Similar to the recent The New Year’s Song *, I was playing with the acoustic percussion instruments, my new cajon, tambourine and cabasa. I also put in an electronic drum sound from my Prophet Rev 2. Most of the sounds on this are the Rev 2 except those percussion instruments I mentioned and the solo. I used the minimoog clone, the Behringer Poly-D for the solo.
(*Note about This compared to The New Year’s Song – TNYS is a real song with what I think is a catchy melody. This is a quick jam.)
Two of the photos of Tiberius on my mixer (one also used at top of page) are new and he is on my new mixer while the photo at the end is over a year old and he is on my old mixer. He does look more like a kitten in that old photo! And he no longer wears a collar.
In a post last week I said that I was working on a new song. Well, I finished it over the weekend. It started with a little part I wanted to record so that I would remember it. From there it turned into a real pop song. Yeah, with words and everything!
A few quick comments before I turn you lose with this. Although parts of this recording are “finished”, this is very much just a quick demo, or, if this were one of my stories, this is a rough, first draft (don’t worry – if you have read a story on my blog, it was a rough draft….). I can hear many things I will change if I decided do this a little more seriously. And I might.
One of my recent projects has been recording JS Bach’s Little Fugue in G Minor with a synthesizer. I will post the video here in case you you want to hear it but don’t want to read about it. Be aware that I did a few fumbles, but I think overall it worked well.
I just picked up the Korg recreation of the classic analog synthesizer, the ARP Odyssey. I first started playing with the instrument on Friday and it is Monday morning, so this is more of a “first impression” than an actual review. Before that first impression, I should talk about the instrument a little.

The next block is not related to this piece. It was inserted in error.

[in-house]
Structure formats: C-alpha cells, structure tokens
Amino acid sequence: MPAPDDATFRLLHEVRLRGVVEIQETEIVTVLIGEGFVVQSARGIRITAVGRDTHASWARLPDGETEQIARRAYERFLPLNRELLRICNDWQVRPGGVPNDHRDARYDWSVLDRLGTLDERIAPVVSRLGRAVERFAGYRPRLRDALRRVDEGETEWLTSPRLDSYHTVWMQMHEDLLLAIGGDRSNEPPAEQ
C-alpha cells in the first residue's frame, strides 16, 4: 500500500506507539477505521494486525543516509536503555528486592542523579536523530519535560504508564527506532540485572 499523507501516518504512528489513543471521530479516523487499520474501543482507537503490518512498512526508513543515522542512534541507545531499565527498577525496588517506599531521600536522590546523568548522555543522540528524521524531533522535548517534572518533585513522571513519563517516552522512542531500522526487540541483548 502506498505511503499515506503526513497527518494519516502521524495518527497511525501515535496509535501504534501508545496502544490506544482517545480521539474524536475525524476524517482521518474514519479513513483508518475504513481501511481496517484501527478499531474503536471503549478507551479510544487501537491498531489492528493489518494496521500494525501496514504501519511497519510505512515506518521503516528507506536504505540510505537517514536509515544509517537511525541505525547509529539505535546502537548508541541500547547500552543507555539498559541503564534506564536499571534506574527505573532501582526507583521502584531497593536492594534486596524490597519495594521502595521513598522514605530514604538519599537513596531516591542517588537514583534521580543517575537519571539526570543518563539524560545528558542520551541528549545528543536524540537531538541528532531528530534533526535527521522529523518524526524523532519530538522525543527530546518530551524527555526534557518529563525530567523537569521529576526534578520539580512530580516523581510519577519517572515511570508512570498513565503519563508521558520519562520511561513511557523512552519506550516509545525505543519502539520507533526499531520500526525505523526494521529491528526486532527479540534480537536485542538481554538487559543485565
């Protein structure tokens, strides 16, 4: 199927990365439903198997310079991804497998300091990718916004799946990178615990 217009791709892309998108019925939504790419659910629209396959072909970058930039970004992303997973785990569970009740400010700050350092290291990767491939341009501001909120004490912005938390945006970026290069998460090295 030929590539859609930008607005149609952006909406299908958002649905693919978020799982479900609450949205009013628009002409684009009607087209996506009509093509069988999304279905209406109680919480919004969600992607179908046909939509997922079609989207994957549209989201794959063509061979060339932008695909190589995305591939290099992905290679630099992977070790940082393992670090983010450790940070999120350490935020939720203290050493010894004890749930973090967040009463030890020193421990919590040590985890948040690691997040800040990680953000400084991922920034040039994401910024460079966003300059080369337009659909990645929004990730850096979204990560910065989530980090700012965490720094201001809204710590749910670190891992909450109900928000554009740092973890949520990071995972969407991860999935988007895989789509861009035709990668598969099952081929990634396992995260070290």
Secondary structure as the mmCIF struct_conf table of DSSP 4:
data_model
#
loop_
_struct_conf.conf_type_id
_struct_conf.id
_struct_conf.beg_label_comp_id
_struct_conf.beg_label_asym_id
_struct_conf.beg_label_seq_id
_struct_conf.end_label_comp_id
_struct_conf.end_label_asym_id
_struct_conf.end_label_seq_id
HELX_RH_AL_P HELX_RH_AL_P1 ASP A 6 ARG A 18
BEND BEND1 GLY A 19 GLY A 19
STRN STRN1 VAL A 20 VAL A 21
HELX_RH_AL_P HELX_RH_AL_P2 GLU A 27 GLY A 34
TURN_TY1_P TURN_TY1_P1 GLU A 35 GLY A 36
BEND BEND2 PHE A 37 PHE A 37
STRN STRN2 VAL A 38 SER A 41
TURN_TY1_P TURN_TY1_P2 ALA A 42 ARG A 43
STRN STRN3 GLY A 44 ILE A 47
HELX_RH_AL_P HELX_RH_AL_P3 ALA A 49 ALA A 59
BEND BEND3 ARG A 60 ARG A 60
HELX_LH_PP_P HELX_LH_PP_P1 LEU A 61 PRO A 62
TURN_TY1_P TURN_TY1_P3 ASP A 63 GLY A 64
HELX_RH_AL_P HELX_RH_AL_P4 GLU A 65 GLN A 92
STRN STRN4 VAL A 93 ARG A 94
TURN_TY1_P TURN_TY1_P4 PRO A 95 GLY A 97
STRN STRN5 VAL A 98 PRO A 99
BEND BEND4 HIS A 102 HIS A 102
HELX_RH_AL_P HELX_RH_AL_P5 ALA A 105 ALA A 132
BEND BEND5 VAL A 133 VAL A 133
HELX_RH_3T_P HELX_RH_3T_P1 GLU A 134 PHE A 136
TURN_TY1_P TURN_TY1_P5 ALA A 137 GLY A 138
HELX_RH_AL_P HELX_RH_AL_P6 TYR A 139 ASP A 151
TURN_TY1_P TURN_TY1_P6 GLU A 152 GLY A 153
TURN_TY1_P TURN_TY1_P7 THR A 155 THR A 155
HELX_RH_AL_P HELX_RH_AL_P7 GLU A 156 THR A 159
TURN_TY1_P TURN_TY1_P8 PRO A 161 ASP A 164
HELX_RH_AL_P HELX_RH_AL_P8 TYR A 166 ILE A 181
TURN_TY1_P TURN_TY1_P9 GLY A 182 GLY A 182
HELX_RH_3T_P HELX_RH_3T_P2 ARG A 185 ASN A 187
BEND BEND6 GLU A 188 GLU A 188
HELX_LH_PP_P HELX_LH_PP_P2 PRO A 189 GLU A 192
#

A Brief History of the Odyssey
Back in the early 1970s ARP released the Odyssey as a direct competitor for the Mini Moog. The Mini had the famous big, phat sound, but the Odyssey, besides being less expensive, had a lot going for it. It was duophonic (you could play two notes as opposed to the Mini’s one), it had a ring modulator (creates complex harmonics), you could synch the oscillators (forces them in tune with each other, even when you try to force them out of tune), you can put an envelope on pitch, there was sample and hold (S&H), there was a simple high pass filter, and you could do some more complex modulation routings. Continue reading →
Some of you may know that one of my interests is building a playing a modular analog synthesizer. This is an “Old School” instrument where sounds are created by patching different modules together with patch cords. Well, more to it than that, but the idea is that it is a very hands on type of instrument.
An issue with this type of synthesizer is that if you like a sound, oh well, you will eventually have to tear it down. At that point it is gone. You can make a drawing of the patch, a quick schematic. A photo, well, that would be so complicated you will get nothing. Or you can learn the instrument well enough to be able to recreate it later. That’s my goal. Continue reading →